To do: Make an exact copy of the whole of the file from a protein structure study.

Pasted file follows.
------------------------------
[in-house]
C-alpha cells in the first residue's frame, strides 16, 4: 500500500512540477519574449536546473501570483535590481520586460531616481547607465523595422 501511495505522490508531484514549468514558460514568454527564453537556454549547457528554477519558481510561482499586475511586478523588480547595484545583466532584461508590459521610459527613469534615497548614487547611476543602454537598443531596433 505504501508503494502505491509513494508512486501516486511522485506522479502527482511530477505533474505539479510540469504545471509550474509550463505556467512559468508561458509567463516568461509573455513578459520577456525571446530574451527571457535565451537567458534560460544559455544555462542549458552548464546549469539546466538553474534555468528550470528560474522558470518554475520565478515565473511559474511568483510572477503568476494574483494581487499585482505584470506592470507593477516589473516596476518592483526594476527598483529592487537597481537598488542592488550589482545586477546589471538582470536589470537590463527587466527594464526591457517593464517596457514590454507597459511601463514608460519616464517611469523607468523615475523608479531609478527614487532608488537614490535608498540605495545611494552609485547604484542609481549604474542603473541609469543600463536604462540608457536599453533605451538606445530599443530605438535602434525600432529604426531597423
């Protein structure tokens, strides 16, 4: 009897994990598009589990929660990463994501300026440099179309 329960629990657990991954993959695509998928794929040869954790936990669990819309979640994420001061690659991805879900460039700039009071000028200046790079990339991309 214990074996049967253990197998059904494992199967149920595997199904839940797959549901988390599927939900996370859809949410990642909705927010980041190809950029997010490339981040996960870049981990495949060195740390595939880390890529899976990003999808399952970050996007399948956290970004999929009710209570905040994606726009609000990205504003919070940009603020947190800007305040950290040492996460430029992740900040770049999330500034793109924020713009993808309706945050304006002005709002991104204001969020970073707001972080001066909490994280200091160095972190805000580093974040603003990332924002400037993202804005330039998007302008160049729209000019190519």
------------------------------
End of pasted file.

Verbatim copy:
[in-house]
C-alpha cells in the first residue's frame, strides 16, 4: 500500500512540477519574449536546473501570483535590481520586460531616481547607465523595422 501511495505522490508531484514549468514558460514568454527564453537556454549547457528554477519558481510561482499586475511586478523588480547595484545583466532584461508590459521610459527613469534615497548614487547611476543602454537598443531596433 505504501508503494502505491509513494508512486501516486511522485506522479502527482511530477505533474505539479510540469504545471509550474509550463505556467512559468508561458509567463516568461509573455513578459520577456525571446530574451527571457535565451537567458534560460544559455544555462542549458552548464546549469539546466538553474534555468528550470528560474522558470518554475520565478515565473511559474511568483510572477503568476494574483494581487499585482505584470506592470507593477516589473516596476518592483526594476527598483529592487537597481537598488542592488550589482545586477546589471538582470536589470537590463527587466527594464526591457517593464517596457514590454507597459511601463514608460519616464517611469523607468523615475523608479531609478527614487532608488537614490535608498540605495545611494552609485547604484542609481549604474542603473541609469543600463536604462540608457536599453533605451538606445530599443530605438535602434525600432529604426531597423
């Protein structure tokens, strides 16, 4: 009897994990598009589990929660990463994501300026440099179309 329960629990657990991954993959695509998928794929040869954790936990669990819309979640994420001061690659991805879900460039700039009071000028200046790079990339991309 214990074996049967253990197998059904494992199967149920595997199904839940797959549901988390599927939900996370859809949410990642909705927010980041190809950029997010490339981040996960870049981990495949060195740390595939880390890529899976990003999808399952970050996007399948956290970004999929009710209570905040994606726009609000990205504003919070940009603020947190800007305040950290040492996460430029992740900040770049999330500034793109924020713009993808309706945050304006002005709002991104204001969020970073707001972080001066909490994280200091160095972190805000580093974040603003990332924002400037993202804005330039998007302008160049729209000019190519």